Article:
Shakey Graves, Sandy Amphitheater, August 4, 2021
Depending on which song you’re listening to, you could call it country with a bluesy, folksy twist. You could call it alt-rock with a country cadence. Gothic bluegrass? Americana? It doesn’t matter. Shakey Graves isn’t bound by, or dependent on, genre. Like a true artist, he pulls technique from anywhere that suits him. The result is unique, catchy, and refreshing.
His songs have a timeless quality. I’m certain that Alejandro Rose-Garcia would’ve created his art no matter where or when he was born, drawing inspiration from whatever his environment happened to be. I’m also certain that a hundred years from now, people will play “an old Shakey Graves tune” from time to time. I love when he performs solo, and I’m glad he started out the concert that way.
Shakey began the night alone on the stage with his modified-suitcase drum, tricked out with foot pedals to slam the drumhead and tambourine. Much of his music tastes like a Flannery O’Connor novel (high praise). Songs often revolve around idiosyncratic, even grotesque, characters and deal with dark subject matter but somehow manage to do it in a lighthearted, even humorous way.
Part of Shakey’s charm is his personality. He plays with the audience and shares anecdotes about the inspiration for his songs. In the middle of “Word of Mouth,” after the lyrics, “You better buy a gun,” he pantomimed an elaborate gunfight with missiles and bombs that took place somewhere over the audience. He made a medley out of “If Not for You” and “Where Is My Mind?” A beach ball bounced around the audience, making its way to the stage for Shakey to kick and headbutt back out. The ball occasionally rolled across the stage like a tumbleweed the rest of the night.
He played alone in a continuous, unending stream until his band came out for “Dearly Departed,” to which much of the audience sang along. “A lot of stuff happened in life since last we talked,” Shakey said, acknowledging the horror of the past couple years, “I dedicate this to all your creepy friends and extended family: your people, your groups, and the ones we lost.” He and the band launched into “Family and Genus.” I’d be lying if I said I didn’t get a little dewy-eyed.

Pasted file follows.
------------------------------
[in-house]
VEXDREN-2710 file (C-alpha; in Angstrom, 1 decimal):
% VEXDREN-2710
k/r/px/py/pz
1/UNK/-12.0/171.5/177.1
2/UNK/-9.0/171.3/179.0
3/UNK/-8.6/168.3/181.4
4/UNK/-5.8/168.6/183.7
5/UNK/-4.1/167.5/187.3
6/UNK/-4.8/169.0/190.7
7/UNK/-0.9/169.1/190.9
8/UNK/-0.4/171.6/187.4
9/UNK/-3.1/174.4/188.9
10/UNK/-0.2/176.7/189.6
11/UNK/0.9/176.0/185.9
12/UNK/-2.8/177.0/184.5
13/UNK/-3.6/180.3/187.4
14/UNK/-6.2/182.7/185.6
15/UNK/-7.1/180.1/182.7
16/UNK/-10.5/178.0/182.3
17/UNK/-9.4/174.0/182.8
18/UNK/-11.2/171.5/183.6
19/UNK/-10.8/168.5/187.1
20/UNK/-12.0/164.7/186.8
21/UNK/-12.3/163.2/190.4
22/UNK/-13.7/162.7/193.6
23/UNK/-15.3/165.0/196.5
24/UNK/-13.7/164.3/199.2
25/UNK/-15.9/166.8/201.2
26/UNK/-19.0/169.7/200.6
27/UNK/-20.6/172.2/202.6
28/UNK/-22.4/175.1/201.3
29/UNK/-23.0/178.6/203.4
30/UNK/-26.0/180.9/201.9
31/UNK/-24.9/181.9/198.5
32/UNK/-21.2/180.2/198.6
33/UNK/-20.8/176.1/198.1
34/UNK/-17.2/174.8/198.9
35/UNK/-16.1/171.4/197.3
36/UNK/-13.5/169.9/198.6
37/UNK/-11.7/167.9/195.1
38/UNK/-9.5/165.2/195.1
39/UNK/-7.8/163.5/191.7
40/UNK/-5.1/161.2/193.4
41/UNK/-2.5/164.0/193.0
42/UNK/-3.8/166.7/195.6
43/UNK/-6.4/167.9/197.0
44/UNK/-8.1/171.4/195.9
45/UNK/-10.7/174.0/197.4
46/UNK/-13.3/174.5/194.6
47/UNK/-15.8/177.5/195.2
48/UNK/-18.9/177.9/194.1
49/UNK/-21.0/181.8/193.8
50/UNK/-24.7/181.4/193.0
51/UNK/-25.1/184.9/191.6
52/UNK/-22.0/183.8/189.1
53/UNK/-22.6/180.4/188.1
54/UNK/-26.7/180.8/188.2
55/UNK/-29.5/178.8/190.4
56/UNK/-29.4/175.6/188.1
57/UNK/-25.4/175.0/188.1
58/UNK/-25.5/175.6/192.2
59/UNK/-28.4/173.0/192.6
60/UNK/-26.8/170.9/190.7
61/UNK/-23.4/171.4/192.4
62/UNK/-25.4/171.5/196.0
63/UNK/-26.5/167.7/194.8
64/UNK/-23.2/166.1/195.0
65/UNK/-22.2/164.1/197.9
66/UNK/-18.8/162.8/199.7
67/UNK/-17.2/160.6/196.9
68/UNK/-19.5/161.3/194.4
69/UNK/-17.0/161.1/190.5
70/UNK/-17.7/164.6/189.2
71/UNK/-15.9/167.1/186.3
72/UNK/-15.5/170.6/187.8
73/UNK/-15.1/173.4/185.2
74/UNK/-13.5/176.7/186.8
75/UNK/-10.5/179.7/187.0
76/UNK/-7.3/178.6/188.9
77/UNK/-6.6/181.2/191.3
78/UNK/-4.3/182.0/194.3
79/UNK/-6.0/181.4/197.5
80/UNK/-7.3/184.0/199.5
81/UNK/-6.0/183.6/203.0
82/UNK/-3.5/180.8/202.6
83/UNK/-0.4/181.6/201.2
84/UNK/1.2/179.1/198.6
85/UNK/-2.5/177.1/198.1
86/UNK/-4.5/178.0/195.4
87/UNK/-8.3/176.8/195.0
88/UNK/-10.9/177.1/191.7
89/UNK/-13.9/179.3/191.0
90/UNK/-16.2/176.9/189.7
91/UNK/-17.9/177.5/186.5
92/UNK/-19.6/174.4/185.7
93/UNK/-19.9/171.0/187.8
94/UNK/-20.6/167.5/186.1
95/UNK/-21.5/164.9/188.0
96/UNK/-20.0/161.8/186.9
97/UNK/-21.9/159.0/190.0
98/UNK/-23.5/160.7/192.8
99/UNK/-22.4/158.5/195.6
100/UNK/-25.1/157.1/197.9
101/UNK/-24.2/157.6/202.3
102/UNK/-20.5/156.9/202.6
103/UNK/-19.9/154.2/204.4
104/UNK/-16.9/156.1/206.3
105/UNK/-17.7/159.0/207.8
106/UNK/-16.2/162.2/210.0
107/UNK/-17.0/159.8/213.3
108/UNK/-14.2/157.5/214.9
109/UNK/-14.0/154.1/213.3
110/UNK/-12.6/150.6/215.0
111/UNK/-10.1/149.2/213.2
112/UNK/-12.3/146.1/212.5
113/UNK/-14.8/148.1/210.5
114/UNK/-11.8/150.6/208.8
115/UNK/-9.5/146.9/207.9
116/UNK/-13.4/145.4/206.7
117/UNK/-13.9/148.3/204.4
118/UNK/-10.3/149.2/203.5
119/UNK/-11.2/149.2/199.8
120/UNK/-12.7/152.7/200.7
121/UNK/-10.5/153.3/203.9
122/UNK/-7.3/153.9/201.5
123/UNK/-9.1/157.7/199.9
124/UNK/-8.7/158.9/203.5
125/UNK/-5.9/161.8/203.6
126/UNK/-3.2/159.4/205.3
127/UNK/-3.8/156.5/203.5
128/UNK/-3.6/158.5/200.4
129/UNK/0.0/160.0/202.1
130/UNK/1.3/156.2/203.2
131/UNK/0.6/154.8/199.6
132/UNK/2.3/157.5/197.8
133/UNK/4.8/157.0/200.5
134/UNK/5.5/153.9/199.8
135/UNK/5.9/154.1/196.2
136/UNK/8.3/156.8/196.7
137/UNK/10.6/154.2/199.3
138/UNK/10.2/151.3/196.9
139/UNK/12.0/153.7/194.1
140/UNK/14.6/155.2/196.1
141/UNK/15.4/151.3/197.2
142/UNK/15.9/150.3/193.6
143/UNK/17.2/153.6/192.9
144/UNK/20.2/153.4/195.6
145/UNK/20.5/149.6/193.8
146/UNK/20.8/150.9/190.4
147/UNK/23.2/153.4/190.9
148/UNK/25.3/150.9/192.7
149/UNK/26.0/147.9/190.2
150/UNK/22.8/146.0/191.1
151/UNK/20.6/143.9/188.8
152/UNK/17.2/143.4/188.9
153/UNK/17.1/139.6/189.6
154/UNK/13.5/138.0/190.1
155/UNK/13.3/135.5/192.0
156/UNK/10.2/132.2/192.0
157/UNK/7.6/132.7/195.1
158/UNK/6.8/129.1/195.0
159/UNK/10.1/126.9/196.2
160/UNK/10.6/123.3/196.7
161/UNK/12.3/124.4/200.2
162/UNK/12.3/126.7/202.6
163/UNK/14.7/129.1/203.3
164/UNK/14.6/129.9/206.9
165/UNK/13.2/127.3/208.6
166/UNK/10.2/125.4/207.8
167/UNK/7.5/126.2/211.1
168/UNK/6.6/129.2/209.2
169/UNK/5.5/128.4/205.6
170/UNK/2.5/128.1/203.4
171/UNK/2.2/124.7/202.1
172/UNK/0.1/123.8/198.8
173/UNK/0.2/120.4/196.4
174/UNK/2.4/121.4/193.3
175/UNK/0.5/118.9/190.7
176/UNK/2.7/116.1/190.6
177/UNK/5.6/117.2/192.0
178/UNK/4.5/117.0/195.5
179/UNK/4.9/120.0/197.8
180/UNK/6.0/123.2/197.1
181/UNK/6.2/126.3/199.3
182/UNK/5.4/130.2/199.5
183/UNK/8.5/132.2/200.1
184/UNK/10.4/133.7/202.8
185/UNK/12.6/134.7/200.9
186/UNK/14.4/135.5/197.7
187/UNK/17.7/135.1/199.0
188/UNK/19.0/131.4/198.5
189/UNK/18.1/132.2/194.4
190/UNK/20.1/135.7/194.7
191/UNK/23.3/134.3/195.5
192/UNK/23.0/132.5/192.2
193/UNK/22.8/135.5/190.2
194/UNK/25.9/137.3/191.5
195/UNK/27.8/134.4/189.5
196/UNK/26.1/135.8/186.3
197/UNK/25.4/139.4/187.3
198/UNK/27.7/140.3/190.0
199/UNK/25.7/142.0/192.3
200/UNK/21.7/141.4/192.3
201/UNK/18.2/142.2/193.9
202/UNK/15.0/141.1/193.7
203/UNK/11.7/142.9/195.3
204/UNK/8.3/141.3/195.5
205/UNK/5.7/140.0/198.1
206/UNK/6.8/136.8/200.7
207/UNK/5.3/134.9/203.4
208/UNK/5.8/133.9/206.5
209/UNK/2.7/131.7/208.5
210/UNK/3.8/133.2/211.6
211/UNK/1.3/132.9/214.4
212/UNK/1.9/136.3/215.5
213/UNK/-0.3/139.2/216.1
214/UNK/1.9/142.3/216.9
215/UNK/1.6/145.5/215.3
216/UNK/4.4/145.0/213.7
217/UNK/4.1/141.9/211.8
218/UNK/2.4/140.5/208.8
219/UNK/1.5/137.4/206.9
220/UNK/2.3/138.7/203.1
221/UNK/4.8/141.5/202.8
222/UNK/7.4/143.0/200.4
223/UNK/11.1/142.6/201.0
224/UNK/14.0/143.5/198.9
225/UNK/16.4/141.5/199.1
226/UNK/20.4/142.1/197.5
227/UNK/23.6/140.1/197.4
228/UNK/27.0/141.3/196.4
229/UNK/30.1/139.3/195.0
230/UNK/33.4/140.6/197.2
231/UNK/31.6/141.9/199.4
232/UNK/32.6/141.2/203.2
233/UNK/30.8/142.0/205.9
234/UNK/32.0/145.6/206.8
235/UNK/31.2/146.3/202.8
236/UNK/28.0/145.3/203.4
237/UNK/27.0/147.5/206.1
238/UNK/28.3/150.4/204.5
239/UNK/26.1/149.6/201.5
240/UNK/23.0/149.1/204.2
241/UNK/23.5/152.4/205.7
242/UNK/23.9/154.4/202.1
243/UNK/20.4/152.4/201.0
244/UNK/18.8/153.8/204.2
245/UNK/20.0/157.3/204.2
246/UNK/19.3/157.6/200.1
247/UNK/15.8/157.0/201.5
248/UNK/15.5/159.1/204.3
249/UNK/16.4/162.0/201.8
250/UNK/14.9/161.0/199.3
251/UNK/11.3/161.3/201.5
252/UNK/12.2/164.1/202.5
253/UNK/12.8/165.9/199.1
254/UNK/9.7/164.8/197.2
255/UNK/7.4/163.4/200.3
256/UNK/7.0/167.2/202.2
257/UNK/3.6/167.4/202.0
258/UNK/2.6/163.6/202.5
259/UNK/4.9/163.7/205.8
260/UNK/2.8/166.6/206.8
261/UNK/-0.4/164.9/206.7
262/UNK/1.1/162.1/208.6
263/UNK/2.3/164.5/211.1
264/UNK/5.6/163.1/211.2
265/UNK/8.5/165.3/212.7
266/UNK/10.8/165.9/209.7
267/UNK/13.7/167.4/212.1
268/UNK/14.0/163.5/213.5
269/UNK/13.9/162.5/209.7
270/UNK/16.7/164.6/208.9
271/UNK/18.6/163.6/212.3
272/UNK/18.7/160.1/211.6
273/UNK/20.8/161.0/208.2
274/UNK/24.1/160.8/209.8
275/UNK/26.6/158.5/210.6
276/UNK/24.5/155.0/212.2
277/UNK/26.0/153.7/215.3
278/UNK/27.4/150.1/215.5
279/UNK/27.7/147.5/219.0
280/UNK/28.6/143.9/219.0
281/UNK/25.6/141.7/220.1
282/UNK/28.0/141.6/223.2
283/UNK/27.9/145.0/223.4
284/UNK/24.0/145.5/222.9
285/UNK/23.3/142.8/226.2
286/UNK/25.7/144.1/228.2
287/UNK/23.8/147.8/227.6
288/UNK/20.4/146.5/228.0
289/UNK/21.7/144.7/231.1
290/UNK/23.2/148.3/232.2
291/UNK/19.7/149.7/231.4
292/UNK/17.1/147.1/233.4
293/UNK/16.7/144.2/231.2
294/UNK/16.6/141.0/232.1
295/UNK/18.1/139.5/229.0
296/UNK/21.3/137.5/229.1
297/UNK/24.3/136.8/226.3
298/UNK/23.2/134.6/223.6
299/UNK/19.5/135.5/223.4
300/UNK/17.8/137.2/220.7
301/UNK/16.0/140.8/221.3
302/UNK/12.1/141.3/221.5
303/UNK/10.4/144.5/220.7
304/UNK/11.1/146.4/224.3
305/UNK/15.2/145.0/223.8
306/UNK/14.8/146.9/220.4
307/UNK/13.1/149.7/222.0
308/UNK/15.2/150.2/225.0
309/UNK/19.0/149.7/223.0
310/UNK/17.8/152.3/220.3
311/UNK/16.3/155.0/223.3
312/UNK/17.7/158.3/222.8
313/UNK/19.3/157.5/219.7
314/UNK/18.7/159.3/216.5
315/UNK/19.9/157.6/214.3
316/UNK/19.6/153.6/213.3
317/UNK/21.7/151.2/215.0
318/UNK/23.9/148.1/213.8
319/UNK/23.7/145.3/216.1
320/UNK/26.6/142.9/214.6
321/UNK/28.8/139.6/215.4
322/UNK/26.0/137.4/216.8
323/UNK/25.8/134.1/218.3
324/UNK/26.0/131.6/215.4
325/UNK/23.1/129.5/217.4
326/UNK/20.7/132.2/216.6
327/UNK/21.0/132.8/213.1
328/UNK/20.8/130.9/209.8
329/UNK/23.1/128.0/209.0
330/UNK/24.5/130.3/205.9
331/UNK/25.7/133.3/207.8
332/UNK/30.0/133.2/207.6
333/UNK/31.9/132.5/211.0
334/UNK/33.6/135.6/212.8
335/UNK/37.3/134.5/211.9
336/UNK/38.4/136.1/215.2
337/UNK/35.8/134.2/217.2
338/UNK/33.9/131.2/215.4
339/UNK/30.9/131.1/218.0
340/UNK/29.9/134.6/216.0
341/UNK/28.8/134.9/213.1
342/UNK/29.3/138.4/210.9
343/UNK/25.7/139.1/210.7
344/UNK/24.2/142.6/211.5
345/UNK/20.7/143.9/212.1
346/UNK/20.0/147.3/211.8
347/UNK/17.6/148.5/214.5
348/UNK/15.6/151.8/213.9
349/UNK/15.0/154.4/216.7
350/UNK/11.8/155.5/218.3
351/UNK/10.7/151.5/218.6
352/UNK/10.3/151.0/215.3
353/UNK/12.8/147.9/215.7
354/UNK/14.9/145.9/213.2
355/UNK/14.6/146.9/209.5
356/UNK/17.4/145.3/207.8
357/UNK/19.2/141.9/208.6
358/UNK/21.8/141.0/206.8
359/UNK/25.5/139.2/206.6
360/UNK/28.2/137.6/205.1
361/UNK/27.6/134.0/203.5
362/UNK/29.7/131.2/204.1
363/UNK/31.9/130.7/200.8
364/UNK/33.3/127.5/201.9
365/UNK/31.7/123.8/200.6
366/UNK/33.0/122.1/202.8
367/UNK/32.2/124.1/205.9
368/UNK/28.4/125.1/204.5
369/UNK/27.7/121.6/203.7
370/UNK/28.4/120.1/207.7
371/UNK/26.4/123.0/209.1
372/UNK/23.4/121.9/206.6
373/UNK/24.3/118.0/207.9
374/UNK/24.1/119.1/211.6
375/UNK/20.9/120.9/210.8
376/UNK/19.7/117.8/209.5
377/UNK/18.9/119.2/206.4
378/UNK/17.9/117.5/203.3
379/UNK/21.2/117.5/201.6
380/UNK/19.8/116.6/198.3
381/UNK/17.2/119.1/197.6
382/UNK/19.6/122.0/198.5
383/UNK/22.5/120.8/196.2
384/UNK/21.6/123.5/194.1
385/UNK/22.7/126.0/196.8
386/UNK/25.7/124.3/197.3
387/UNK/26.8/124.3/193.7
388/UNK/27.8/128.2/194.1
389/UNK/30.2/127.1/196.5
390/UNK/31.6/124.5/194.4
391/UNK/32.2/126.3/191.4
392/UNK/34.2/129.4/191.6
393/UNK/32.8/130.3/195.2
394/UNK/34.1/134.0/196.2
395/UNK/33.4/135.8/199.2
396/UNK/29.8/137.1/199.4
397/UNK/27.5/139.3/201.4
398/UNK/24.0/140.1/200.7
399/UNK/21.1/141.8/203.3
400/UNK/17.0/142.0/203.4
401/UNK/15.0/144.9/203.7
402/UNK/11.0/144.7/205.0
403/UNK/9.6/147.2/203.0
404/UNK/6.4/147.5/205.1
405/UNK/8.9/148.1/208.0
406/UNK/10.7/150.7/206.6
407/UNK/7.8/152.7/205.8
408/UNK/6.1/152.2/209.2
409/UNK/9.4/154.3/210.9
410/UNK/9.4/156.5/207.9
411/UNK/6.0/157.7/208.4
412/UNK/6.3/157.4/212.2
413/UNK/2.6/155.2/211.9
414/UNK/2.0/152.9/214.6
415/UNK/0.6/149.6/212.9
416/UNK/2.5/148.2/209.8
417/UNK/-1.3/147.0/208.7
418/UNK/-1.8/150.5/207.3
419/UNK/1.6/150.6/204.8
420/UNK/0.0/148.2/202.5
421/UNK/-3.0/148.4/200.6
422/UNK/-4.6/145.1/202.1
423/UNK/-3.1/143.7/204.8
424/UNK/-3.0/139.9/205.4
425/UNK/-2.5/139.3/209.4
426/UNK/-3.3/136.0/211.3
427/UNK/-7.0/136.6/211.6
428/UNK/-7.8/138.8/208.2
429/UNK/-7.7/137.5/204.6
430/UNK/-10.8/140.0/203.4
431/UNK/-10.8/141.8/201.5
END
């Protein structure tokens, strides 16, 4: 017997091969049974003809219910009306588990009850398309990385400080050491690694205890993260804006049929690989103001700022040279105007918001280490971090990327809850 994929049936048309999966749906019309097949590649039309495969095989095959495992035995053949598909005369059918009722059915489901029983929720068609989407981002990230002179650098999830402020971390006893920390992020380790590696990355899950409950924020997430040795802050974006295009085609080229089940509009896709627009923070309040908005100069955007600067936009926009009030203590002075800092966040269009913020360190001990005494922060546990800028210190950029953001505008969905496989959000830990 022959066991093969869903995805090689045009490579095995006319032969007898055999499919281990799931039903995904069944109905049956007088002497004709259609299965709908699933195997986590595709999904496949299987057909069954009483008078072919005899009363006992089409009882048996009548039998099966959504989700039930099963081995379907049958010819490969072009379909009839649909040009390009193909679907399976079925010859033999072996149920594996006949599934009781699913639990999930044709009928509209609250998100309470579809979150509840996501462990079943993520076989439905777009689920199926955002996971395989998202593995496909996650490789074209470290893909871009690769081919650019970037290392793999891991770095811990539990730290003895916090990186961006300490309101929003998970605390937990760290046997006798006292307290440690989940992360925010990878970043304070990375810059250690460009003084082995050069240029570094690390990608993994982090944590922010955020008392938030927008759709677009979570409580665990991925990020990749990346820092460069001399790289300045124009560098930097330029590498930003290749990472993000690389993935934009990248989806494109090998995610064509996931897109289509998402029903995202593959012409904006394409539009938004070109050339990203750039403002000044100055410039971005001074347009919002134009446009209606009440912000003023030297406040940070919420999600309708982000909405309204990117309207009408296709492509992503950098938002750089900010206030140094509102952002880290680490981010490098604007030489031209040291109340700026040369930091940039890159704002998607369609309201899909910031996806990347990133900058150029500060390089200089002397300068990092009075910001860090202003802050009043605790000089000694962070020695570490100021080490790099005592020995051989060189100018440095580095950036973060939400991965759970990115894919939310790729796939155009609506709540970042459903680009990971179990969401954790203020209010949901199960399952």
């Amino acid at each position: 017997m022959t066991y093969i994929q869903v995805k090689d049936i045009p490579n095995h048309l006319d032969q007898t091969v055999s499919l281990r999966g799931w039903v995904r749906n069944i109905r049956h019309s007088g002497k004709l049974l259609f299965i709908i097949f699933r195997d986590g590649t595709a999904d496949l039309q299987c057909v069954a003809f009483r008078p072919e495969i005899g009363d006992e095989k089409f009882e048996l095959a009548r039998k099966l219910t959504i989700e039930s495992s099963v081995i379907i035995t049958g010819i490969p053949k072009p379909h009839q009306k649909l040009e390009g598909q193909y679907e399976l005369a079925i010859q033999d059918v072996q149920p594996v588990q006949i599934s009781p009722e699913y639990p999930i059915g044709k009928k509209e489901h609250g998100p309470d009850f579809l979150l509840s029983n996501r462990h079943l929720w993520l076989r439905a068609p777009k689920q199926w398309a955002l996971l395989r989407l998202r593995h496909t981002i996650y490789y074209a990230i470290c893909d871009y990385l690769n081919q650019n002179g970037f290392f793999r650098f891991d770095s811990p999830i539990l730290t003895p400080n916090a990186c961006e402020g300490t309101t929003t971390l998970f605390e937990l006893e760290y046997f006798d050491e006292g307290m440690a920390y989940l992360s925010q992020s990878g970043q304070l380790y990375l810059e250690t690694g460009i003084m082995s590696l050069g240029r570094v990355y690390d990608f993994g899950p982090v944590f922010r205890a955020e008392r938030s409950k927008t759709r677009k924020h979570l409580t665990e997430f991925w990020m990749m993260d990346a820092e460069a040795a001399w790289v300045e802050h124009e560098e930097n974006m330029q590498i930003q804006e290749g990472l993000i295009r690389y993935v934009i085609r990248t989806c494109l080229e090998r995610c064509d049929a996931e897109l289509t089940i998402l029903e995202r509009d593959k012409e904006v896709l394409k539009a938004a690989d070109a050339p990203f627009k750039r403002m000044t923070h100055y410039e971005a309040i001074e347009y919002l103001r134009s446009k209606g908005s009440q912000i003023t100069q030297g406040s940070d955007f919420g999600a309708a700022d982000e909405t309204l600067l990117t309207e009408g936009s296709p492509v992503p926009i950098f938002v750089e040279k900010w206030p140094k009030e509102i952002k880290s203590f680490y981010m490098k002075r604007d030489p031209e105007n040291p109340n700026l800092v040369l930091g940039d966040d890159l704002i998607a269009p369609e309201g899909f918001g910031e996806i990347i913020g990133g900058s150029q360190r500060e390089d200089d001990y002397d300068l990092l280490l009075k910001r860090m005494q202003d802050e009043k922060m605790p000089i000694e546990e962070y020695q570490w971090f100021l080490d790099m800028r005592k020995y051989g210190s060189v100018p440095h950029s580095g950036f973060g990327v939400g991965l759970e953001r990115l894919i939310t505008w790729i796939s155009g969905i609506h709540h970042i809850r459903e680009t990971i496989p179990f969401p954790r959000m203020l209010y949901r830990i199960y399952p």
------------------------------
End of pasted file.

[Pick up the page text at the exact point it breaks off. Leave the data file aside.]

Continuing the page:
His most recent EP, Look Alive, is slower and more meditative than much of his previous work. “The Recipe” was born when he was wandering around Charleston, South Carolina after a show. He heard virtuosic violin playing with some scratchy noise layered over it. He followed the sound to find a man busking, gorgeously playing the violin and sing-shouting over it heavy-metal style the chorus from Twisted Sister’s “We’re Not Gonna Take It.”
The band played “Counting Sheep” and “Mansion Door” from Can’t Wake Up, a dreamy, soporific album full of yearning. Being outdoors, it was almost too perfect to look at the starry night above us while he sang about lonely stars. A quasi mosh pit formed when the band played “The Perfect Parts.” When they left the stage, the crowd stomped and chanted, “Shak-ey! Shak-ey! Shak-ey!”
I was delighted that he played “Late July” (my favorite murder ballad) as the first encore. His band joined him for an epic cover of Bowie’s “Starman” before leaving us. Shakey never disappoints.
City in a Bottle
Word of Mouth
If Not for You mingled with Where Is My Mind?
Roll the Bones
Family and Genus
Kids These Days
The Perfect Parts
Starman (Bowie Cover)